Cover image for The Brimstone journals
Title:
The Brimstone journals
Author:
Koertge, Ronald.
Personal Author:
Edition:
First edition.
Publication Information:
Cambridge, Mass. : Candlewick Press, 2001.
Physical Description:
113 pages ; 24 cm
Summary:
In a series of short interconnected poems, students at a high school nicknamed Brimstone reveal the violence existing and growing in their lives.
Language:
English
Reading Level:
610 Lexile.
Program Information:
Accelerated Reader AR UG 4.2 1.0 46124.

Reading Counts RC High School 5.5 5 Quiz: 28221 Guided reading level: NR.
ISBN:
9780763613020
Format :
Book

Available:*

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Material Type
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Status
Central Library X Young Adult Fiction Popular Materials-Young Adult
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Summary

Summary

In a startling, often poignant student journal, acclaimed poet and novelist Ron Koertge creates a suburban high school both familiar and terrifying. The Branston High School Class of 2001 seems familiar enough on the surface: there's the Smart One, the Fat Kid, Social Conscience, Bad Girl, Good Girl, Jock, Anorexic, Dyke, Rich Boy, Sistah, Stud . . . and Boyd, an Angry Young Man who has just made a dangerous new friend. Now he's making a list. The Branston High School Class of 2001. You might think you know them. You might be surprised. A unique poetic novel, THE BRIMSTONE JOURNALS provides an ideal opportunity for young adults to discuss violence in schools.


Reviews 3

Booklist Review

Gr. 7^-12. "He wants to be stopped." The teenage voices in this story sound like those interviewed on the nightly news about the latest high-school shootings. Fifteen students in a suburban high school speak in short poetic monologues, which are very easy to read. They are all troubled; some have a suppressed rage that could explode. Tran feels boxed in by his immigrant father's dreams; Kelli is trying to break with her macho boyfriend, Damon; Allison, who is being sexually abused by her stepdad, is "ready to kill"; David retreats and watches violent videos; Joseph is sick of his parents' passivity; Lester is always the bully's victim. At the center is Boyd, violent, racist, desperate, encouraged by an adult to join the "Brotherhood" and build an arsenal of guns and chemicals. Boyd makes a list of "everybody who ever blew me off, flipped me off, or pissed me off." The students hear about the list. The power is in the feeling of violence brewing. Who will be drawn in? Boyd even warns his favorite people to stay home first period on Tuesday. That's when someone realizes that "Boyd wants you to stop him." Will someone tell the authorities before it's too late? The ending is too hopeful; too many problems are solved. But Koertge avoids simplistic therapy, and the dramatic monologues are spare, poetic, and immediate, great for readers' theater and opening group discussion. See the Read-alikes on the opposite page for books about outsiders and violence in contemporary high schools. Hazel Rochman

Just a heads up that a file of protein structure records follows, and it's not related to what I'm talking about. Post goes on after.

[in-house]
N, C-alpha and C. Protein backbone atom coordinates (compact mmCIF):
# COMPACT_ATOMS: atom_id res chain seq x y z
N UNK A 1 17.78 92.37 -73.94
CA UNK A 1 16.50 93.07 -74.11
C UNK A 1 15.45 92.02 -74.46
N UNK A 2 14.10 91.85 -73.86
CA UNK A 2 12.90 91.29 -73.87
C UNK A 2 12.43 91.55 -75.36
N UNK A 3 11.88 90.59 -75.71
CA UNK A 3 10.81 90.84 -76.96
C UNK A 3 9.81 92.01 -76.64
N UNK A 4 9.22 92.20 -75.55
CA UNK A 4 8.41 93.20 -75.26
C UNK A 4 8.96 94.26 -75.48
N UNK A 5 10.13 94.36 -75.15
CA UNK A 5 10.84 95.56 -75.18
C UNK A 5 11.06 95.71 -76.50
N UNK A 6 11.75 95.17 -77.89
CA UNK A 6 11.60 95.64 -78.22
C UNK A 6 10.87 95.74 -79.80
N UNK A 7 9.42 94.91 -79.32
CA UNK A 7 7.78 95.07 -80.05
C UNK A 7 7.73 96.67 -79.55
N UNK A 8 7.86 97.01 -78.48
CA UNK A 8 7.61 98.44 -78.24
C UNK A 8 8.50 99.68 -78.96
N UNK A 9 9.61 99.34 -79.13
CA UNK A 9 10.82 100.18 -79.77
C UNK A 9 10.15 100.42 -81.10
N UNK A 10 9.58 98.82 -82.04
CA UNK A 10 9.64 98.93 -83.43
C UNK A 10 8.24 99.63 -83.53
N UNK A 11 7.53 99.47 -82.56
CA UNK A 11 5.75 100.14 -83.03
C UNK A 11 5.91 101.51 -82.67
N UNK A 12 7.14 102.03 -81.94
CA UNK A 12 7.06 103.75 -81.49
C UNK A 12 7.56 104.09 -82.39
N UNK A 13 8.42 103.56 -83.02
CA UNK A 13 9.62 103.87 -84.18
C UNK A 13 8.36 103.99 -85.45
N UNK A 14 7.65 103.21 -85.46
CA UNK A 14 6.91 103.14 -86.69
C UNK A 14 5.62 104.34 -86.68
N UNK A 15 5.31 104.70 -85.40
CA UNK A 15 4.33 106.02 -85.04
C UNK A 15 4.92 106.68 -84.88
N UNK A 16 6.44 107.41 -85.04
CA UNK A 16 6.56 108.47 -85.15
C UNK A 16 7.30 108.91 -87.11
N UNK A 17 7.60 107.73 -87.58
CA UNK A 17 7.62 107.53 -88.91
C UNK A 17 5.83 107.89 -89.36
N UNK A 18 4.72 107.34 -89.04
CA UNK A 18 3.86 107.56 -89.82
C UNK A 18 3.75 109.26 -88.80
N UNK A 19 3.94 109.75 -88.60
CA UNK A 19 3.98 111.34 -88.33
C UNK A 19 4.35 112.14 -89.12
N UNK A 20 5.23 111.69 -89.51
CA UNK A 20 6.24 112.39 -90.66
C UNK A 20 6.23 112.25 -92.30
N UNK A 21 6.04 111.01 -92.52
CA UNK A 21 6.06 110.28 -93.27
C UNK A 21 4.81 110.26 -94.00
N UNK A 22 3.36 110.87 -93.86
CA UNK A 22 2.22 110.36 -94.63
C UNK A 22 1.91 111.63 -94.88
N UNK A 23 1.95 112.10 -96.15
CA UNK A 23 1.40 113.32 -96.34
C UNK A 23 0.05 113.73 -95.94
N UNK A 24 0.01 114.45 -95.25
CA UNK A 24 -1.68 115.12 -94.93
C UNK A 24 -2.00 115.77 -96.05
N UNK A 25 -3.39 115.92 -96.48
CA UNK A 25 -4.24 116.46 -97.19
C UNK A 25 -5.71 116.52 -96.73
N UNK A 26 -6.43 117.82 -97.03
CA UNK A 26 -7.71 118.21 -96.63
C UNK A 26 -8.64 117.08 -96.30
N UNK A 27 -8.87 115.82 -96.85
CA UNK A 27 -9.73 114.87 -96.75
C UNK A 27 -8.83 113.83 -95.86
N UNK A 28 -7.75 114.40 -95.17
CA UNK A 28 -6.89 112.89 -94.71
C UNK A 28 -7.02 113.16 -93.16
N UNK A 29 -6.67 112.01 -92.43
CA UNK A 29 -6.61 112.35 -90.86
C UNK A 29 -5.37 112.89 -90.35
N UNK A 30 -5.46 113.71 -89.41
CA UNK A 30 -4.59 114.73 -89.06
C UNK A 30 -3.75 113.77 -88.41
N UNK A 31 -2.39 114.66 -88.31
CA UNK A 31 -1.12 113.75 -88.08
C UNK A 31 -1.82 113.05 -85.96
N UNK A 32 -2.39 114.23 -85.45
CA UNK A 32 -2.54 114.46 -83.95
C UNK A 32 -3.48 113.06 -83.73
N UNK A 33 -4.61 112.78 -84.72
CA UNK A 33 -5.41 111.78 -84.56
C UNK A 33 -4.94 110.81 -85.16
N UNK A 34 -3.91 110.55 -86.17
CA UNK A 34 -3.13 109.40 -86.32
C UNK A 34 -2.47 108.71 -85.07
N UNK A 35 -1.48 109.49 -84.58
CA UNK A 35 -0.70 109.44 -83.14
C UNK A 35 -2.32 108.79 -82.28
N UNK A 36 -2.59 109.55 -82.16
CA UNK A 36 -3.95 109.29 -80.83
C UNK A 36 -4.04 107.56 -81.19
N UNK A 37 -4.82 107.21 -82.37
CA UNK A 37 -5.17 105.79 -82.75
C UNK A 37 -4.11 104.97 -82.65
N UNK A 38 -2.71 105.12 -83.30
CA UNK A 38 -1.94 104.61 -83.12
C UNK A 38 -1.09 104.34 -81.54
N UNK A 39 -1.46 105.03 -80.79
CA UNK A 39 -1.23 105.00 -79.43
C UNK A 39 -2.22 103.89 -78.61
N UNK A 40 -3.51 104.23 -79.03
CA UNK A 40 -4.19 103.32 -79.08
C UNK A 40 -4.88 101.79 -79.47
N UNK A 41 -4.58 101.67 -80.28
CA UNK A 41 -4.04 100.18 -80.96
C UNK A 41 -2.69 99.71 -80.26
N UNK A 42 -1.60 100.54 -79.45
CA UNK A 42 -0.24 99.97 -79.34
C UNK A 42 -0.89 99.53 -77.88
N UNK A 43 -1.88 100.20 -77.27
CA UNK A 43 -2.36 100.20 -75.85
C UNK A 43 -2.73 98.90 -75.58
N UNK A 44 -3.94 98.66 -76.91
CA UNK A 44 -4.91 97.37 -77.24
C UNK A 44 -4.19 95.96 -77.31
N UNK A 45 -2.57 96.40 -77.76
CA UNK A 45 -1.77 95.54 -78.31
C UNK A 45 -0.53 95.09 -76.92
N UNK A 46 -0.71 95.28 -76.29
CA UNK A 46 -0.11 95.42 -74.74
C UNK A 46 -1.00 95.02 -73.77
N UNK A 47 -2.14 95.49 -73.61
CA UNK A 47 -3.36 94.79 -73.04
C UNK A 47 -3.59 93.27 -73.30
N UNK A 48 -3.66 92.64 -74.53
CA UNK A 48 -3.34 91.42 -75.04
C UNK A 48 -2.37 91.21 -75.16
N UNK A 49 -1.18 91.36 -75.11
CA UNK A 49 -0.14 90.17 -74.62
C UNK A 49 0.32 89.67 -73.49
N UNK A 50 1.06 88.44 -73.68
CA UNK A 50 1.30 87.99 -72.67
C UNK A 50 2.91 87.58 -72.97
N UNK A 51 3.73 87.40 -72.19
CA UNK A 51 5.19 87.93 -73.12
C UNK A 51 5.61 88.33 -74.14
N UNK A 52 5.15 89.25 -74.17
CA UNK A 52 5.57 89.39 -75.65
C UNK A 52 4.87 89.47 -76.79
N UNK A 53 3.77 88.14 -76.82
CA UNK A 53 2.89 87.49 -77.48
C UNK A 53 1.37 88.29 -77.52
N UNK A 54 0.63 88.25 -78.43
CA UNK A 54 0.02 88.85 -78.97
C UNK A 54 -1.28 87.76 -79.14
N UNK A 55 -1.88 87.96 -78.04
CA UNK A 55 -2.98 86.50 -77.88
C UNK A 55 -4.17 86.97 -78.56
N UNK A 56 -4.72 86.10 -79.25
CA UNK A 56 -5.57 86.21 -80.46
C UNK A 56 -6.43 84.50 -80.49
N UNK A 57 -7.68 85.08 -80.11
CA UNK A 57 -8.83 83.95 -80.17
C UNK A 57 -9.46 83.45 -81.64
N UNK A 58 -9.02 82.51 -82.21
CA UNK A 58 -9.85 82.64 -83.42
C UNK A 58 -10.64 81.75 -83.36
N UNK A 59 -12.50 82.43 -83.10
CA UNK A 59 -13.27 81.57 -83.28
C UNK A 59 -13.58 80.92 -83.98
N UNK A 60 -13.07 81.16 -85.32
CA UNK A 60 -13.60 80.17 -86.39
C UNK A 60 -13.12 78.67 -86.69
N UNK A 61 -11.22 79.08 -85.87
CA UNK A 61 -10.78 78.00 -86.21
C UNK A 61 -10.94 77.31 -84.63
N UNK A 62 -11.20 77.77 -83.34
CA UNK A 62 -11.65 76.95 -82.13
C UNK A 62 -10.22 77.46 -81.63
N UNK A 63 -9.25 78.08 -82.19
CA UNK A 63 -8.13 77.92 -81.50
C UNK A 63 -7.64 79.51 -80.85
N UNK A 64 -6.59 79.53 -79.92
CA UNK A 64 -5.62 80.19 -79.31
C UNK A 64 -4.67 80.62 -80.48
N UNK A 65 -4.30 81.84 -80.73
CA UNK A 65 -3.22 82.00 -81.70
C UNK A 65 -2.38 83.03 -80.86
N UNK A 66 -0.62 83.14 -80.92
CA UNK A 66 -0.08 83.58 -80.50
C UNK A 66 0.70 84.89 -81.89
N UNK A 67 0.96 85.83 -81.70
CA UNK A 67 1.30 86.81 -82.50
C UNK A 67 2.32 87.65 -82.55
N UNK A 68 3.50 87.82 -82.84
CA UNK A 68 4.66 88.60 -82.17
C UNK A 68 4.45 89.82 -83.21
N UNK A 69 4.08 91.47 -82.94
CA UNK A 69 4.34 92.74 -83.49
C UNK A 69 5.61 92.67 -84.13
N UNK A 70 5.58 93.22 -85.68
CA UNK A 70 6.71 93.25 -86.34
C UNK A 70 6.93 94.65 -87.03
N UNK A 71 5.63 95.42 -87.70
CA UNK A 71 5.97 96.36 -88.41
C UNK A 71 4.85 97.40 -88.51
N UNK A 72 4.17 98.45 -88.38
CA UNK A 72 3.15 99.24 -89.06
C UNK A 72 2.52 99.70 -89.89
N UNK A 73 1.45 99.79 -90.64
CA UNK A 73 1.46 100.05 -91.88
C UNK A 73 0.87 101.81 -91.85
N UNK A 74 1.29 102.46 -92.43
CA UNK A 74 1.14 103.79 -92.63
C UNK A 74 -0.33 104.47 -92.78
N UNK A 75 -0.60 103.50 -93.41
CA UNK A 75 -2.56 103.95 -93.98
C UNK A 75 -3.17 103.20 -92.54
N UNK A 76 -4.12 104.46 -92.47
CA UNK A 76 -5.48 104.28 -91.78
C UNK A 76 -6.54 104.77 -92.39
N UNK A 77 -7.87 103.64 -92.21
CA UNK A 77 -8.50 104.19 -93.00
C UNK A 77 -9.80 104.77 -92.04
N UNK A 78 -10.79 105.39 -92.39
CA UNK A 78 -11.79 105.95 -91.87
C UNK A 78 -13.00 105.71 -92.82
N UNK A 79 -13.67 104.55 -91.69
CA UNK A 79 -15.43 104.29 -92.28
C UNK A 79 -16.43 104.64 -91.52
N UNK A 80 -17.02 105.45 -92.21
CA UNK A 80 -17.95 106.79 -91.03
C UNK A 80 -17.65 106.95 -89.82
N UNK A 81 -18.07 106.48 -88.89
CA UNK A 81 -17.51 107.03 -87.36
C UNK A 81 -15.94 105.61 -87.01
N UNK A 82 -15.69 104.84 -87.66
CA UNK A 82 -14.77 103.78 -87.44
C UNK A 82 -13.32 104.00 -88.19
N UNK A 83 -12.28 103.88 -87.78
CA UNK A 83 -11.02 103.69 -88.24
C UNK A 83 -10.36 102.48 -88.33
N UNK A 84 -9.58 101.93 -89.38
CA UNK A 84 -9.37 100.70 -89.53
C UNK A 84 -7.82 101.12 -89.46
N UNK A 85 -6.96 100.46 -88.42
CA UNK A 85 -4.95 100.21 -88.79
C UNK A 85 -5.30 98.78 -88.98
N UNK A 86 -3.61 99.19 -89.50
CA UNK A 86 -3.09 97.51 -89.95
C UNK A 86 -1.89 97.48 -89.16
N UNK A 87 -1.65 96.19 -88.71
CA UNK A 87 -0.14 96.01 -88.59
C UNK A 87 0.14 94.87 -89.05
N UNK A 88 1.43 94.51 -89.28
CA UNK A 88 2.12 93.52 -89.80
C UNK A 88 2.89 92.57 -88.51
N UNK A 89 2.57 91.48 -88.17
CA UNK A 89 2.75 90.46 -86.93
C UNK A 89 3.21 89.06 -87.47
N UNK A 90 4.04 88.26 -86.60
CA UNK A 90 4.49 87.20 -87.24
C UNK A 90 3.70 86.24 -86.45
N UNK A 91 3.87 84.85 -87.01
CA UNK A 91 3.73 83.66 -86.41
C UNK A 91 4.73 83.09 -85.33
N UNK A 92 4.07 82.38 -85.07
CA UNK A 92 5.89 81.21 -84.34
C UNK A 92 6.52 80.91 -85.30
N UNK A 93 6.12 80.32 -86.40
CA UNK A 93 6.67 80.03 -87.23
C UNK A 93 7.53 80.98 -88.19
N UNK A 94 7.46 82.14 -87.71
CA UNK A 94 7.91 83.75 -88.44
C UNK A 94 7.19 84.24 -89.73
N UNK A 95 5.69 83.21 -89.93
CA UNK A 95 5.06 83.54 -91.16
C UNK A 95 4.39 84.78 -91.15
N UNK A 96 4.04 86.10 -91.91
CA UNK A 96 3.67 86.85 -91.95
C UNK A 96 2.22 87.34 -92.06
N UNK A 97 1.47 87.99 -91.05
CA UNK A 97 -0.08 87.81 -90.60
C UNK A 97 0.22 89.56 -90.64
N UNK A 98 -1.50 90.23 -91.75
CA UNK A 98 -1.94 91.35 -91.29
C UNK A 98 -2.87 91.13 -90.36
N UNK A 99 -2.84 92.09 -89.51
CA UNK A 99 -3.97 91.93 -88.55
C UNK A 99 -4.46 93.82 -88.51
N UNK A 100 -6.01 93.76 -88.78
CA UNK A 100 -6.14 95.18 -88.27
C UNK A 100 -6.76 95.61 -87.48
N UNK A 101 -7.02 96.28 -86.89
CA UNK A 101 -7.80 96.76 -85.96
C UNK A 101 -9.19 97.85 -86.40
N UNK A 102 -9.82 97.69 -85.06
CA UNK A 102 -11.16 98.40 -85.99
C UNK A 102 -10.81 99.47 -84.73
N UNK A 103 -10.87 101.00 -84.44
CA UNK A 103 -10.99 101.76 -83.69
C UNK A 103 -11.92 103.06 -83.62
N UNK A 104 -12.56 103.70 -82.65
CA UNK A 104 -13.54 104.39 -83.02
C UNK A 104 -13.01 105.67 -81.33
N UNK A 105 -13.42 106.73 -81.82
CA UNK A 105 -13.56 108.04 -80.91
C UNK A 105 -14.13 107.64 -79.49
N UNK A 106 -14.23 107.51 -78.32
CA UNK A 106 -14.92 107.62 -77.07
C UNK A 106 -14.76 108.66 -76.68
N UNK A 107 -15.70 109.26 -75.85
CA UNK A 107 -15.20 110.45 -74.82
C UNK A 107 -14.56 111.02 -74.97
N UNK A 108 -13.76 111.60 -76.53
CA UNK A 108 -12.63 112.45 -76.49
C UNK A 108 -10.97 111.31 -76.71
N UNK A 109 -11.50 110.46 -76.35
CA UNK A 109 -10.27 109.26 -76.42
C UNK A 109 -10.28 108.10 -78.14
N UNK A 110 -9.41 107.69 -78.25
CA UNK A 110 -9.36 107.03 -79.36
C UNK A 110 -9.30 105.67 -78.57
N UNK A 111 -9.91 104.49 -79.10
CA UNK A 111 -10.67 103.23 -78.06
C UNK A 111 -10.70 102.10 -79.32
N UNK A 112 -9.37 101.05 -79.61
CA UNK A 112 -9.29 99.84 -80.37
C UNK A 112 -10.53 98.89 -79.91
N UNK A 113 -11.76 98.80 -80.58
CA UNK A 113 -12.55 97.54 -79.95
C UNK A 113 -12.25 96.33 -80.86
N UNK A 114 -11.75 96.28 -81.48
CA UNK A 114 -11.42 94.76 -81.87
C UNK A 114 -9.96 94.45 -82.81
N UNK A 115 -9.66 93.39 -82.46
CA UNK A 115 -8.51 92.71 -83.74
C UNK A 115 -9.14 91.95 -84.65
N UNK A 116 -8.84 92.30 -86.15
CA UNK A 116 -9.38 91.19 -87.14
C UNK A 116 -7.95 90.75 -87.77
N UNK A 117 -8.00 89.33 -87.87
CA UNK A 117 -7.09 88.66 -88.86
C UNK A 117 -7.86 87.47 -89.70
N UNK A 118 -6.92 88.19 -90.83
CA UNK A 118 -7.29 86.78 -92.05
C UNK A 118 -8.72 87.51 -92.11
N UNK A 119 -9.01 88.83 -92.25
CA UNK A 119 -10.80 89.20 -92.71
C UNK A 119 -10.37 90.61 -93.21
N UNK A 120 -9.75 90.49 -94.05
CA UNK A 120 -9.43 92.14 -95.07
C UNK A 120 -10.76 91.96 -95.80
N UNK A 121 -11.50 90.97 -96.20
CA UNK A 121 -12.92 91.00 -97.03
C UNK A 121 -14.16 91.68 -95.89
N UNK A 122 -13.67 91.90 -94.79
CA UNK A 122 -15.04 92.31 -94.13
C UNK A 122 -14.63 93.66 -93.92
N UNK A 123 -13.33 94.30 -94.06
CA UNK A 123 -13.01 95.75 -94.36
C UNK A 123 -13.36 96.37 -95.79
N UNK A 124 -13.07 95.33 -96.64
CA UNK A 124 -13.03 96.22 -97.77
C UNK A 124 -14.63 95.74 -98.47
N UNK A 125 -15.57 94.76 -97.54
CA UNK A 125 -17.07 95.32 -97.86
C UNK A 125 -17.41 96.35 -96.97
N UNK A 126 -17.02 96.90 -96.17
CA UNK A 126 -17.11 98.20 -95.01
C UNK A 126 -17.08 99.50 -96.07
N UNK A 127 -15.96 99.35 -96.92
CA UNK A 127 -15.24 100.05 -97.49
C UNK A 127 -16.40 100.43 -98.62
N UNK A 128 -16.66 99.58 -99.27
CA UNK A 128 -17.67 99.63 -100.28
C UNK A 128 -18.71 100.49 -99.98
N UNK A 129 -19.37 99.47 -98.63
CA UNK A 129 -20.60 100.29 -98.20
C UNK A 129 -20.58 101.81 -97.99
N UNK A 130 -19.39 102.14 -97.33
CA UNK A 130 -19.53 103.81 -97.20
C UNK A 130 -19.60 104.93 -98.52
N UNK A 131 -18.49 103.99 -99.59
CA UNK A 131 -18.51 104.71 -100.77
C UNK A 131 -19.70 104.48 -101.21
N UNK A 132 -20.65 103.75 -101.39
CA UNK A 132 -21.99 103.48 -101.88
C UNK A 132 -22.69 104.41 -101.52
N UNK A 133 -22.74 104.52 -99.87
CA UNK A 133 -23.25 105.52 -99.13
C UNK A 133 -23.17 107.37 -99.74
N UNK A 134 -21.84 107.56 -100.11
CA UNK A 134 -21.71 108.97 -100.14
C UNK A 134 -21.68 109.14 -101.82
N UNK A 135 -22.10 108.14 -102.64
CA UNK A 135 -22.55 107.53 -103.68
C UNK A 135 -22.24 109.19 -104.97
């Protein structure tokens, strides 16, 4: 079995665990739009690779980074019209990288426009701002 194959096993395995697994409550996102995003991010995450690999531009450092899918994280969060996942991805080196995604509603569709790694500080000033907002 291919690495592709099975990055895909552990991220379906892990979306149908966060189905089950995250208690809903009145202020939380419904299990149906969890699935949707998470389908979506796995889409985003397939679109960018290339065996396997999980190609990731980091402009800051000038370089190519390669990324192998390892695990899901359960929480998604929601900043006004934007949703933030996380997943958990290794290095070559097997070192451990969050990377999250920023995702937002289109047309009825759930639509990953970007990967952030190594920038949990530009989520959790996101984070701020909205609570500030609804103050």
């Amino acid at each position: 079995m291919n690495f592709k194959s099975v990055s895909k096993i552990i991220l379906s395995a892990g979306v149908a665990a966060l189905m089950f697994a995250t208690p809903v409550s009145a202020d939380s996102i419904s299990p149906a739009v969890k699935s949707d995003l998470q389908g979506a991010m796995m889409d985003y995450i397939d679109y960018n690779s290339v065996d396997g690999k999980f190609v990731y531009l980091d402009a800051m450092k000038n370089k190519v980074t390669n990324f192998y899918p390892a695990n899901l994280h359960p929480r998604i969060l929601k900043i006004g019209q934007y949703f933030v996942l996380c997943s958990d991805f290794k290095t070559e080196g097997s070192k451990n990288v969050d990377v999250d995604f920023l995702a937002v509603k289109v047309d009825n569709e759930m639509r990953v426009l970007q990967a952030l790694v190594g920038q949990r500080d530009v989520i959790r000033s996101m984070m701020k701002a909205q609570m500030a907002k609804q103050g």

Publisher's Weekly Review